Scab Leaders

So who’s with me on being relieved that the real officials are back in the NFL? I’d like to send a thank you shout out to all the “scab officials” who allowed us to start the 2012 football season.

While many sports enthusiasts, coaches, and players were complaining about the officiating of the scab officials, I couldn’t help but think about this unique situation as being something I often see in the business world.

Great performance doesn’t happen when you place inexperienced or weak leaders in positions that require mature wisdom and experience. Are we surprised that the scab officials weren’t as good? I mean, shouldn’t we have expected that?

Yet we make this same mistake in business all the time. When we have turnover we put “who we have” (scab leaders) in positions of leadership and expect them to perform at levels of greatness. However, it isn’t the position or title that makes people perform better. It’s the person that turns the position into a high performing position!

So what happens when scab leaders are in place?

  • Complaining from everyone around them, from teammates to leaders to clients.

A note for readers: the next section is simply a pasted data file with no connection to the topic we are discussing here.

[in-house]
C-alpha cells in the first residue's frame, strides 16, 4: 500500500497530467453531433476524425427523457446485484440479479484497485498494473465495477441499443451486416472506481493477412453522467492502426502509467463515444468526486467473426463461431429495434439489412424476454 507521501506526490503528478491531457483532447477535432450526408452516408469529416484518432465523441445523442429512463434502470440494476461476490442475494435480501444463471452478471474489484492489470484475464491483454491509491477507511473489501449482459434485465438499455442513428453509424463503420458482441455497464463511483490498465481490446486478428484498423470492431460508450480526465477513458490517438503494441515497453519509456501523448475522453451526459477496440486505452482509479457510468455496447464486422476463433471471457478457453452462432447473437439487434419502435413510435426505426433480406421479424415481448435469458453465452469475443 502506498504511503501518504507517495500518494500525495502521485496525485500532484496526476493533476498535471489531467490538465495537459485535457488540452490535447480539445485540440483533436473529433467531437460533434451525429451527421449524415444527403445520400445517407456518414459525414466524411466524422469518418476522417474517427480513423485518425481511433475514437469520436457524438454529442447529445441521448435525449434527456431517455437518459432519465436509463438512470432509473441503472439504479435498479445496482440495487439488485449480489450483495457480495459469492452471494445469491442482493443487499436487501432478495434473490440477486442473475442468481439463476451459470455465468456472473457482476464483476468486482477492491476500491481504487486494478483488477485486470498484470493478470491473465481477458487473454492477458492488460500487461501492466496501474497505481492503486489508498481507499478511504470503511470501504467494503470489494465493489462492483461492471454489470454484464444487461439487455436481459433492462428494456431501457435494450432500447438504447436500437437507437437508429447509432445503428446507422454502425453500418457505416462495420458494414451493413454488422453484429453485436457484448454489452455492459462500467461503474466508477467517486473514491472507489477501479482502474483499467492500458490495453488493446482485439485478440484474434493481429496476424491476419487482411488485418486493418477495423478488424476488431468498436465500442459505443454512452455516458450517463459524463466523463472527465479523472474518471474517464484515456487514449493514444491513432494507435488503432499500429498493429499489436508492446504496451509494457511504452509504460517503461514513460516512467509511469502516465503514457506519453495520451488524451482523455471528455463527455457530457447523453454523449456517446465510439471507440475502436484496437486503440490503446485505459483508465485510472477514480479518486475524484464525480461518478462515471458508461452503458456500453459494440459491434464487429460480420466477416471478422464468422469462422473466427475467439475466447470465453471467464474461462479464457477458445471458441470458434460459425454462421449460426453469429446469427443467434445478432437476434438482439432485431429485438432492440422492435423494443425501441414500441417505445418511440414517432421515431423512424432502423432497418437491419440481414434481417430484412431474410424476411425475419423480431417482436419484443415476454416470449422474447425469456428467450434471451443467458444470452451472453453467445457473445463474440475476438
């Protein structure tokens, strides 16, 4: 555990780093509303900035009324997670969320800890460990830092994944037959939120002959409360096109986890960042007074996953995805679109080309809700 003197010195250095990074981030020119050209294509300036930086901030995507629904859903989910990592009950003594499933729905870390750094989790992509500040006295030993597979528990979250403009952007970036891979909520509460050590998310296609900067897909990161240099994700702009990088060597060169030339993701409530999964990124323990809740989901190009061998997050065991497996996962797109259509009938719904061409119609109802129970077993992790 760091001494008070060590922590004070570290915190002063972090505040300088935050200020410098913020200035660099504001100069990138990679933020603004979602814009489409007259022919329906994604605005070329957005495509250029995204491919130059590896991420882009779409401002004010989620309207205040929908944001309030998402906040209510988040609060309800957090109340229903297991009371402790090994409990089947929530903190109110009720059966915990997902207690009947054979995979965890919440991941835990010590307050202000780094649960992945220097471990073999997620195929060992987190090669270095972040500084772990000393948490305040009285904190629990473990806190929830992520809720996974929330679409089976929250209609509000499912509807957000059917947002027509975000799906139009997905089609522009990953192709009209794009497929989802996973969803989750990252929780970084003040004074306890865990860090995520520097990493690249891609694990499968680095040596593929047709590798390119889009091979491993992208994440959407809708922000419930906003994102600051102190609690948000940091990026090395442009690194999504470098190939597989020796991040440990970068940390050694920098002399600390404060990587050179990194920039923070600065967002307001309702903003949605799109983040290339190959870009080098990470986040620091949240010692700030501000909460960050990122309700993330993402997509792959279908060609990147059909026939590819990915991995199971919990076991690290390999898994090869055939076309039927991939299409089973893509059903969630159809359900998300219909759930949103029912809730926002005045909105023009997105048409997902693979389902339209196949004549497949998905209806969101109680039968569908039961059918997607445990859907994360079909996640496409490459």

• Confidence starts to decline in the scab leader. This is dangerous because most of these leaders are our future leaders. They are still being groomed for leadership, and too much power too soon can hurt their development and confidence.
  • Complacency will settle in if the scab leader is kept in place too long, with the lower level of performance becoming the new standard.

Yet just like the NFL, sometimes we are forced to put inexperienced leaders in positions of authority. So, what can we do to make sure such moves don’t end up as big failures?

  • Remember that bench strength is important. Where are your emerging and growing leaders? Major League Baseball pulls talent from feeder teams. The NFL pulled officials from the college level. Where do you pull your talent from? Hopefully you are developing leaders at every level within your organization so that you have qualified leaders ready to step up when the time comes.
  • Know that managing expectations is crucial. Let the team know that you have asked a young leader to step up, and it may not be pretty for a little while, so everyone should support and encourage this person when appropriate. If teammates are not for the scab leader, they will look for opportunities to turn mole hills into mountains.

The NFL should have worked to manage our expectations. I’m sure all the coaches and fans would have been more supportive if they would have been reminded of the alternative to the scab officials – simply not starting the NFL season. Think of the repercussions that would have caused!

Are you preparing your young leaders for future leadership positions? If not, it’s not too late to get started.


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